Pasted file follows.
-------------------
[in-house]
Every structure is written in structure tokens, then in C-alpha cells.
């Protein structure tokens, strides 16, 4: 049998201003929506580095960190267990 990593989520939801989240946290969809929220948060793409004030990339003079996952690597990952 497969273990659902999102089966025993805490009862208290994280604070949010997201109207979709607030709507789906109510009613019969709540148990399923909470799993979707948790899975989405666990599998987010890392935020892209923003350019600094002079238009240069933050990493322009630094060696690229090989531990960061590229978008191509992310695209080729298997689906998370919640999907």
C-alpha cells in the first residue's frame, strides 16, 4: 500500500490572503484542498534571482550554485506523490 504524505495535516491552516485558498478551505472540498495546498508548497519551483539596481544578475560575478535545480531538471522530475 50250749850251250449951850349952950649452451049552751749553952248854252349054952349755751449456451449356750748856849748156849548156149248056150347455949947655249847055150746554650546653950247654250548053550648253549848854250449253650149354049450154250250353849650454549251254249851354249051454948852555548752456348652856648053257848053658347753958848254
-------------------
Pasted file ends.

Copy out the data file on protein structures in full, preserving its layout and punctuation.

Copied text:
[in-house]
Every structure is written in structure tokens, then in C-alpha cells.
């Protein structure tokens, strides 16, 4: 049998201003929506580095960190267990 990593989520939801989240946290969809929220948060793409004030990339003079996952690597990952 497969273990659902999102089966025993805490009862208290994280604070949010997201109207979709607030709507789906109510009613019969709540148990399923909470799993979707948790899975989405666990599998987010890392935020892209923003350019600094002079238009240069933050990493322009630094060696690229090989531990960061590229978008191509992310695209080729298997689906998370919640999907």
C-alpha cells in the first residue's frame, strides 16, 4: 500500500490572503484542498534571482550554485506523490 504524505495535516491552516485558498478551505472540498495546498508548497519551483539596481544578475560575478535545480531538471522530475 50250749850251250449951850349952950649452451049552751749553952248854252349054952349755751449456451449356750748856849748156849548156149248056150347455949947655249847055150746554650546653950247654250548053550648253549848854250449253650149354049450154250250353849650454549251254249851354249051454948852555548752456348652856648053257848053658347753958848254